Last week’s Torah portion, Vayikra (Lev. 1:1-5:26), begins the record of the Priestly vocation in ancient Israelite religion. Most scholars agree that the entirety of Leviticus was written well after any stage of roving worship, and that the language of Leviticus that prescribes cultic activity based around the mishkan, the travelling abode of God, was written down by the priesthood during the period of the cult being centered in Jerusalem.
This Torah portion recounts the most common of ritual sacrifices of the time. Each sacrifice either requires a domesticated animal or domesticated crops. The individual wishing to make this offering was required to bring it to the altar found in front of the mishkan, where he would have to lay his hands on the head of the sacrifice, and then slaughter the sacrifice for the priests. Then, depending upon the specific sacrifice, the priests would take the blood, either spread it on the altar or scatter it around the altar, and remove specific fat and organs from the sacrifice. If it is an offering of grain, it is prepared as a specific unleavened bread product. The sacrifice is then burnt, its smoke rising as a pleasing odor to God.
It’s a complex, detailed, and messy business. At the time, these rituals were the gateway between God and the people of Israel. But the book of Leviticus stands on its own today, its Priestly writers lost in the mist of history. We are left to decode it, and to understand its underlying values, the spirit it is holding within.
Lurianic Kabbalah tells us that our world is full of empty shells, called klipot, waiting to be opened to reveal their internal holy spark. The shells act as a barrier between humanity and the Divine. To call the rites of Leviticus klipot is surely heresy in some circles, but as we live in a world without a mishkan and without a strong connection to the ritual praxis of the Levites, we are entirely disconnected from spiritual content of these sacrifices. A shell certainly exists around them, especially if we take seriously the reality implicit to the rituals of their being a gateway between humanity and God. With the destruction of the Temples, this gateway was closed.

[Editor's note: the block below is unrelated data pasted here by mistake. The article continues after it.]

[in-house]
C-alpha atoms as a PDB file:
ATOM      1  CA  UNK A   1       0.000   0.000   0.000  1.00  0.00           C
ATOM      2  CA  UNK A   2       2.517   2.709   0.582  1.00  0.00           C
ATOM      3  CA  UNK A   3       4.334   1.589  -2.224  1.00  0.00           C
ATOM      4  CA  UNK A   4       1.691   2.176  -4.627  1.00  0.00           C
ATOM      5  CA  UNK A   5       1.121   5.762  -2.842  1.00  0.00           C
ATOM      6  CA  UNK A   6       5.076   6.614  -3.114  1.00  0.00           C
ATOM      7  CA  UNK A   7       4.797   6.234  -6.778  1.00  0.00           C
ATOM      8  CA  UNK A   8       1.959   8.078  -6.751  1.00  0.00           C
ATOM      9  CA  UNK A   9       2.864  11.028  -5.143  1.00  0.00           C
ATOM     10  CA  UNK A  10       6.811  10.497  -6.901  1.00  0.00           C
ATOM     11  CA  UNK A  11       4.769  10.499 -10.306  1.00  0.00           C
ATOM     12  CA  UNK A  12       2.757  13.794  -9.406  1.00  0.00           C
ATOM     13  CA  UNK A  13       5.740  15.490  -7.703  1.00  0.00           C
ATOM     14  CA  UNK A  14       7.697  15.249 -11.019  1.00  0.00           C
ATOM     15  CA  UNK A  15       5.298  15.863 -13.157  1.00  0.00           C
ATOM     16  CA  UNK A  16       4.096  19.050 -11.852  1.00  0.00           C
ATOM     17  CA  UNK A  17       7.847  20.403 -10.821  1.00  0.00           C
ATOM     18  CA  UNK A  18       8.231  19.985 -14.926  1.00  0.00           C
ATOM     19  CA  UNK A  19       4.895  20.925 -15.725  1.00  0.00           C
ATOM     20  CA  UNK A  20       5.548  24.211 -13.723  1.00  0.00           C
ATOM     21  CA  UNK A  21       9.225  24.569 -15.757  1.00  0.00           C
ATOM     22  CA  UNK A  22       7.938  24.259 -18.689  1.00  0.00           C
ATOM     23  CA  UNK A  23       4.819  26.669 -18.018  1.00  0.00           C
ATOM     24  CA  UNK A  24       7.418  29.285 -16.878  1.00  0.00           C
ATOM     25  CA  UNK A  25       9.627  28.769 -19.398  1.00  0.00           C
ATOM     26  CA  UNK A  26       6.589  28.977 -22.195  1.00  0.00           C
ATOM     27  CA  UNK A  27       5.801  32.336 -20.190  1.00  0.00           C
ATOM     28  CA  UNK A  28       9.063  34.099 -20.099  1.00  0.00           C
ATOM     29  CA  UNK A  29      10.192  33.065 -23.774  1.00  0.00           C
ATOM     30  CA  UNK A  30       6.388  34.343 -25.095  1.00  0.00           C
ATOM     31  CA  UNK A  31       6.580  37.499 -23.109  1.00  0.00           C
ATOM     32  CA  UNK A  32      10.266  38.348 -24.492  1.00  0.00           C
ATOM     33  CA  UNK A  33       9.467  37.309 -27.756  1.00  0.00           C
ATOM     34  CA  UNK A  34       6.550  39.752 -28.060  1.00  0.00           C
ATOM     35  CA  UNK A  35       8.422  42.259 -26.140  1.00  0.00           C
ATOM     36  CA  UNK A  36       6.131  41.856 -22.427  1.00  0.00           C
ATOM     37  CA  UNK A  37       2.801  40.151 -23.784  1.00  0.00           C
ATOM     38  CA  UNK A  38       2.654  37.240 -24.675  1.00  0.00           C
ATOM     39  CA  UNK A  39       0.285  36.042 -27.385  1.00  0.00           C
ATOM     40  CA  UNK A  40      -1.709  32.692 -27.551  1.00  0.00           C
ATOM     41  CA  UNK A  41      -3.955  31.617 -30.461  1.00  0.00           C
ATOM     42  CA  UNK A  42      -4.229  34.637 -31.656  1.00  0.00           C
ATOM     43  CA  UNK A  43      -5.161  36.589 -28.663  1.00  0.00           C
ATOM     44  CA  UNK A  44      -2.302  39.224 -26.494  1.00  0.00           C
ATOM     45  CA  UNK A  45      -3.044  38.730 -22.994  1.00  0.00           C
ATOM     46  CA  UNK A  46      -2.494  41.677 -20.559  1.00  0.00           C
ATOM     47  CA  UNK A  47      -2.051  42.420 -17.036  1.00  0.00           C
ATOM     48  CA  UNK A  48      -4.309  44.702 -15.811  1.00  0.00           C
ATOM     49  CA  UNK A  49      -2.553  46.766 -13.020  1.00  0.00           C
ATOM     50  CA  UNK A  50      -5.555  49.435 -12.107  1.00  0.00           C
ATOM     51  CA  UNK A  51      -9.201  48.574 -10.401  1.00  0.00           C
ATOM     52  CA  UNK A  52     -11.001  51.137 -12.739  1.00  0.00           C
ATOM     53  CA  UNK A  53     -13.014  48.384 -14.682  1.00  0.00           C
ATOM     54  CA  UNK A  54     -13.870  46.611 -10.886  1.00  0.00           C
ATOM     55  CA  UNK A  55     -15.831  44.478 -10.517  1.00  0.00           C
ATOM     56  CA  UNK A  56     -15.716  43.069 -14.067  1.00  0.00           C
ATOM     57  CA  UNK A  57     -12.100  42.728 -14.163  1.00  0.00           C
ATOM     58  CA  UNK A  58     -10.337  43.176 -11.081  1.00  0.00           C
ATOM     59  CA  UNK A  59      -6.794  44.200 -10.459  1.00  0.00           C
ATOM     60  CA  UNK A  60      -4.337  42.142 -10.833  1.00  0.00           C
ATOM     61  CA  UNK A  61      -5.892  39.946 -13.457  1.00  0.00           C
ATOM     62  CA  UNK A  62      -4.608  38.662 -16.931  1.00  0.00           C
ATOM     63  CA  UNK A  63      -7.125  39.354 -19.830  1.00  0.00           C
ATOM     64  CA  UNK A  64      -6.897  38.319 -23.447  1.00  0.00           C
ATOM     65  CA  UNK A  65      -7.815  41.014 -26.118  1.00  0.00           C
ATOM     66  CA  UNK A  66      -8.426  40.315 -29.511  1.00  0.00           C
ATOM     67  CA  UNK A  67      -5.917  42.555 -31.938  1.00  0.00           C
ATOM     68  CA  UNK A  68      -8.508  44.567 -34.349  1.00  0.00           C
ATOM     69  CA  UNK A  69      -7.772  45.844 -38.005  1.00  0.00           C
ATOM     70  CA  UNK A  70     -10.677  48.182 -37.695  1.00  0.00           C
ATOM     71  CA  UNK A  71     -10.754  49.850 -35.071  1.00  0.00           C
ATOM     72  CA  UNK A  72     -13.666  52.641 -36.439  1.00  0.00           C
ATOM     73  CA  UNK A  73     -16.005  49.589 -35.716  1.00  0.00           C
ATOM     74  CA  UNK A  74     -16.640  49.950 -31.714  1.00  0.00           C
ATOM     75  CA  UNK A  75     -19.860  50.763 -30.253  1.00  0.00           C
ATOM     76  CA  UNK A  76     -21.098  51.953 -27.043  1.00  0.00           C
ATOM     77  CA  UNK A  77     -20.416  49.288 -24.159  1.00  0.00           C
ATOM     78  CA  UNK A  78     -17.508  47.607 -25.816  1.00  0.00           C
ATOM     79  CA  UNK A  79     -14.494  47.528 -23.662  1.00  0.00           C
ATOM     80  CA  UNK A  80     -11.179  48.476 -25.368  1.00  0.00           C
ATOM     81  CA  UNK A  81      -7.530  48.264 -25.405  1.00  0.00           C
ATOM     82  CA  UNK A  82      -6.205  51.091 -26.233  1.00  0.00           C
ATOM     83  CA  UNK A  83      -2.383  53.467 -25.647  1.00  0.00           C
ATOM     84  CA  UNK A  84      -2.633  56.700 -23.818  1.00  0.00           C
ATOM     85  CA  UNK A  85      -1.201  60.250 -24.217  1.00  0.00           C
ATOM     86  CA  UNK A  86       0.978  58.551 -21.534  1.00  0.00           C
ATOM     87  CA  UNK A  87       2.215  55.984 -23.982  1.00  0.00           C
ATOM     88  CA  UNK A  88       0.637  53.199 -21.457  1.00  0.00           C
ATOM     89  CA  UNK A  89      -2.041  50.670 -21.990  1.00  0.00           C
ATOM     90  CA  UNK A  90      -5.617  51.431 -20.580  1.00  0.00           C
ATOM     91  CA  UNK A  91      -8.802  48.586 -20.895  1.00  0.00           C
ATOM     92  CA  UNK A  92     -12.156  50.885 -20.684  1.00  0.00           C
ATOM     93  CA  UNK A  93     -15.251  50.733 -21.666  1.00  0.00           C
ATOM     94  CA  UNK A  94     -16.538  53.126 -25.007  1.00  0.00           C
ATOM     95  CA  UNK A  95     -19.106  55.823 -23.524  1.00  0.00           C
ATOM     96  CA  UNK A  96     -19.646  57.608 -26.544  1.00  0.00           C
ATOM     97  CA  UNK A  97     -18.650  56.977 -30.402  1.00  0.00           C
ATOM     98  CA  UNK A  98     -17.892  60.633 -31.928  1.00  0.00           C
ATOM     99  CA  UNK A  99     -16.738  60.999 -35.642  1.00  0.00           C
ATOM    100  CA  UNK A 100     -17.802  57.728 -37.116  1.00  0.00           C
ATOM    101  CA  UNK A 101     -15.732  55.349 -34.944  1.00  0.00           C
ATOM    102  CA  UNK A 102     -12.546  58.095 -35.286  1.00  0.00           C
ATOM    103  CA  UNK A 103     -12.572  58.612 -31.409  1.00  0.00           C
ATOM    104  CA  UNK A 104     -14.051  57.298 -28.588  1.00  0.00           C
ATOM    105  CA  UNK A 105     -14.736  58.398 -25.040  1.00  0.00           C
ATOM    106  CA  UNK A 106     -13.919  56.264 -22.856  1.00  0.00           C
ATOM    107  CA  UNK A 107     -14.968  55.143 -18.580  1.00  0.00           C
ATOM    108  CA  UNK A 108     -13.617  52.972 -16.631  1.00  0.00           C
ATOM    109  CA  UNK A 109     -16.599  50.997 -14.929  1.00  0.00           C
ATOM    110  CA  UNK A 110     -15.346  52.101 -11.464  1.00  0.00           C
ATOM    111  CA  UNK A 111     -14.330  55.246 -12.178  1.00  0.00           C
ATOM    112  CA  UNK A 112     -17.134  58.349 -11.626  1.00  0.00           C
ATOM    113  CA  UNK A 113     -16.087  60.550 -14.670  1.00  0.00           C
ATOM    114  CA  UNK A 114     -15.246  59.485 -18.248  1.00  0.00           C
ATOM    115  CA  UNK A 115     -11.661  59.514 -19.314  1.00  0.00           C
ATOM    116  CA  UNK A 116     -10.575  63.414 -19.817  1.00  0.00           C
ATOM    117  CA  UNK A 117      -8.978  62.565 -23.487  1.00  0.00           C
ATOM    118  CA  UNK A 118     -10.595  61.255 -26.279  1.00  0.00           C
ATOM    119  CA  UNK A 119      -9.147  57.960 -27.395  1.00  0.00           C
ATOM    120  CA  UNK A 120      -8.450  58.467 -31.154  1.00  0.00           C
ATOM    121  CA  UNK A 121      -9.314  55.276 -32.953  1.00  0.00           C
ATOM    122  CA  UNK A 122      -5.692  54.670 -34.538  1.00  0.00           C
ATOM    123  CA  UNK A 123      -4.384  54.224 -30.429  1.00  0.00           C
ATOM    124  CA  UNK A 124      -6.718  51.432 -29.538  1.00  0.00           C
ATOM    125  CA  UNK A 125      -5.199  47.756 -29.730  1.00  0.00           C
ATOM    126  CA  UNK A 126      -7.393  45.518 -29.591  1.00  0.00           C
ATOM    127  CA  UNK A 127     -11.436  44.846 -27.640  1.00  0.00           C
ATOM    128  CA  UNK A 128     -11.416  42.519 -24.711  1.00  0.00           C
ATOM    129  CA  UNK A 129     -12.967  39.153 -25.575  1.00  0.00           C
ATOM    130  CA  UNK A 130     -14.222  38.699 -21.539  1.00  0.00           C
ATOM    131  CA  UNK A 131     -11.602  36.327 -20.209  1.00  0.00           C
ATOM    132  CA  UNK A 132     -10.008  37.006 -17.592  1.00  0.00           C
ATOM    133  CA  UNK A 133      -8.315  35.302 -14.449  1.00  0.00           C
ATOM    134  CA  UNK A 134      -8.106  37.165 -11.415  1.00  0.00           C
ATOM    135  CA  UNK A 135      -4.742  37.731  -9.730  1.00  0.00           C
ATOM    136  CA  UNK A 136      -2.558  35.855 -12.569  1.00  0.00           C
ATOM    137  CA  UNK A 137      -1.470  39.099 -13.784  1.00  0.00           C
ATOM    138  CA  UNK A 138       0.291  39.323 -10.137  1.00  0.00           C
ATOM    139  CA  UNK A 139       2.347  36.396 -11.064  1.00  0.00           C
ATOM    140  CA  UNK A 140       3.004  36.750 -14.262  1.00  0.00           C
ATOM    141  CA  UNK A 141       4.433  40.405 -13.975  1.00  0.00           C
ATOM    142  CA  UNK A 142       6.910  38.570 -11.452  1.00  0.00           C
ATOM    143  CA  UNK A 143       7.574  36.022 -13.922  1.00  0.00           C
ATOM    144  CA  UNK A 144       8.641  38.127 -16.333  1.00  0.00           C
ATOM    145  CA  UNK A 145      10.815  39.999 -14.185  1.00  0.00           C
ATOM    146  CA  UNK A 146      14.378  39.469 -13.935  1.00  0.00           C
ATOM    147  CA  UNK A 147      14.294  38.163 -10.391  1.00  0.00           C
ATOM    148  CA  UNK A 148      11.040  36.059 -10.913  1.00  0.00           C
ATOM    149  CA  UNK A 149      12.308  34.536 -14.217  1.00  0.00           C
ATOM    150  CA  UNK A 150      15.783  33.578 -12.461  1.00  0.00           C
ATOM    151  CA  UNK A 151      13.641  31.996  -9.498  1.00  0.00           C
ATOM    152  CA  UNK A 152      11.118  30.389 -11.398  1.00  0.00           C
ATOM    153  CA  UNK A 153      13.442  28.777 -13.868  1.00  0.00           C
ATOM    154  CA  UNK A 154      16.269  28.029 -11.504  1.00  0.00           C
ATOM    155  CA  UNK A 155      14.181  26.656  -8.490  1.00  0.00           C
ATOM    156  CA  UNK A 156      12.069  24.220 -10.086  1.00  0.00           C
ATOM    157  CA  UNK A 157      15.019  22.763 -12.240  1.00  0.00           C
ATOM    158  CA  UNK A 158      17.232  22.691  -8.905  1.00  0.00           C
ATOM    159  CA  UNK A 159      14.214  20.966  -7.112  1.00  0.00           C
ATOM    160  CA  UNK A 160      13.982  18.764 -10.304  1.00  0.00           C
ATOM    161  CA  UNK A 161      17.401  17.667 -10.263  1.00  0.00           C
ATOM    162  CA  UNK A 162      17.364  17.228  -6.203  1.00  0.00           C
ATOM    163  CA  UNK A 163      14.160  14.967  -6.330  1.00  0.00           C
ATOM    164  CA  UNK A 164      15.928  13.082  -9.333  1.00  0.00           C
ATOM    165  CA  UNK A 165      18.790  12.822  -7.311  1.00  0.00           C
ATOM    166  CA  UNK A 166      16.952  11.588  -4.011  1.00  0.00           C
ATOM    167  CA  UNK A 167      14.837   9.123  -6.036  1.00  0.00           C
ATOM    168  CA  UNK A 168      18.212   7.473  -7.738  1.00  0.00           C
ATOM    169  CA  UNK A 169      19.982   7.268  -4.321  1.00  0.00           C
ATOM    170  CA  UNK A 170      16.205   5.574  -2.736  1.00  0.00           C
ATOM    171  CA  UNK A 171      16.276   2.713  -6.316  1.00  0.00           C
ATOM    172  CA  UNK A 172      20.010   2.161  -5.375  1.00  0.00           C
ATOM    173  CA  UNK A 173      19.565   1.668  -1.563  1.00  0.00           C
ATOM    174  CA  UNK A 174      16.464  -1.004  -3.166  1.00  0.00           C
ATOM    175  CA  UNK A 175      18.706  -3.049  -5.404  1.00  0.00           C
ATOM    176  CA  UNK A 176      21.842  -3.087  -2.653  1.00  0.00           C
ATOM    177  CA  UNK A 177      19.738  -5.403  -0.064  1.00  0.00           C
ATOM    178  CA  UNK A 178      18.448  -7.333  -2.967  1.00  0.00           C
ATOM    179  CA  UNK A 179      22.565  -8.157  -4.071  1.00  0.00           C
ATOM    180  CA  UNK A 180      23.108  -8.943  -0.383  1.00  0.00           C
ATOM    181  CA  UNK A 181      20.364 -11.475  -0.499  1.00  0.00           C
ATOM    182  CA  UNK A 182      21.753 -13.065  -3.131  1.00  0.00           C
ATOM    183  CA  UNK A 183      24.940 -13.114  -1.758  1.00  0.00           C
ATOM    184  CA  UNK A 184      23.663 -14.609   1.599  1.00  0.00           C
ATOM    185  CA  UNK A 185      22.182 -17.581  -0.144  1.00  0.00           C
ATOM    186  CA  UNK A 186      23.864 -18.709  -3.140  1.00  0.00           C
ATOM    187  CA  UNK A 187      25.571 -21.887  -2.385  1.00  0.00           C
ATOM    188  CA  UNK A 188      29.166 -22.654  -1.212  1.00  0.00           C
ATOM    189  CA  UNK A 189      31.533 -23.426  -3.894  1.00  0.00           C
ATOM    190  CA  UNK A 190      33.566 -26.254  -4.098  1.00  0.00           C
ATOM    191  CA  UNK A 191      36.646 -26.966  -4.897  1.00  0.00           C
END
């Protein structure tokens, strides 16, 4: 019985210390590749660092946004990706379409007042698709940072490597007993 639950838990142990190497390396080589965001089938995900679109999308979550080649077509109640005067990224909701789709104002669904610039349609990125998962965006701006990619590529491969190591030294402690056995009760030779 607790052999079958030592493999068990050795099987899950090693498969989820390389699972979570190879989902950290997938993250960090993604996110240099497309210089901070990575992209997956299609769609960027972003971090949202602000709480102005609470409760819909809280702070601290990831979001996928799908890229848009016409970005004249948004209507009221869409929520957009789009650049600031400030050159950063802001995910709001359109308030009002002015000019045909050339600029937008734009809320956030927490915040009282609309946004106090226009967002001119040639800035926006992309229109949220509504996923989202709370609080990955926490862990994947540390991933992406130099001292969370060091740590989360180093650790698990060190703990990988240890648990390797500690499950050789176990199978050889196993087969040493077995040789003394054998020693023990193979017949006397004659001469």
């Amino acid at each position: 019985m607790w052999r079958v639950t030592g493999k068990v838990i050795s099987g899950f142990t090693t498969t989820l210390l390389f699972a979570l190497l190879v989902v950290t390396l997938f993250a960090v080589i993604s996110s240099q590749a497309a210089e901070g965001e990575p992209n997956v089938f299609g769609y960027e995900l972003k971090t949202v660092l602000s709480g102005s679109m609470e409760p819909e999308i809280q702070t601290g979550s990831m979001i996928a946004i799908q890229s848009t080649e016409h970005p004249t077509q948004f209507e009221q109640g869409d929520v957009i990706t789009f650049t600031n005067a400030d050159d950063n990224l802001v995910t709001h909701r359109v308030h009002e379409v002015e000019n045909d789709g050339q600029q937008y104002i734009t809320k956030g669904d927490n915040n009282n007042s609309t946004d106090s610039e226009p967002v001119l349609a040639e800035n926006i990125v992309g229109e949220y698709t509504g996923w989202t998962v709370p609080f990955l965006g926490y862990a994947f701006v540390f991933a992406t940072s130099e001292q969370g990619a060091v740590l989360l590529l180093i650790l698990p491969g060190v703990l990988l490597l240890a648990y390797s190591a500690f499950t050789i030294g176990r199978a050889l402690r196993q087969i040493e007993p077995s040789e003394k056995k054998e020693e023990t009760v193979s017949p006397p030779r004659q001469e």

Rabbinic Judaism attempted to use prayer in place of sacrifice, creating an analogous structure in the prayer service to that of the sacrifice service. Part of the traditional Jewish prayer service is a recounting of portions of Leviticus, followed by a prayer that God will accept the recounting as if it were an actual sacrifice. The early Rabbis’ splitting and reinterpreting of the sacrificial cult via language is a brilliant method of dealing with the very clear problem of how to reopen this gateway to God. Words, in that time, were seen as miraculously powerful. Magic still existed in the minds of the public, and words were able to change and shape reality in incredible ways.
Unfortunately for most today, though, to enter into the real heart of the Jewish prayer structure is requires a great deal of study, a relatively high level of comfort with Hebrew, and an understanding of the meaning of the structure in relation to the Jewish understanding of connection to God. Many find prayer services meaningful without really understanding the background, but my experience has shown me that just as many, if not more, do not.
As Max Weber said, we have disenchanted our reality through industrialization, commodification, and materialization. Words have become nearly worthless. Any shmo such as myself can have a blog where his or her words are posted up for anyone in the world to read. In many ways, silence, the lack of language, has become far holier. In fact, to go back to the original topic, the sacrificial rituals according to Leviticus were completely silent, a far cry from the prayer services we attend today as Jews.
The first parashah of Leviticus is a statement of the general tools of the priesthood; an introduction to the basic procedures that will be expounded upon and specified in greater detail as they become more clearly elucidated. The general outline of sacrifice offered in this parashah gives me my tools to use to interpret it: The main players are the Priesthood, the objects of sacrifice, the methods of sacrifice, and the purpose of sacrifice. Please allow this d’var torah to be the same. As we move forward into further portions, I will attempt to more greatly elucidate our situation today in relation to our own gateways to God, be it through prayer, silence, or attempting to peel away the klipot, the shells, surrounding these rituals to reveal the divine spark within.
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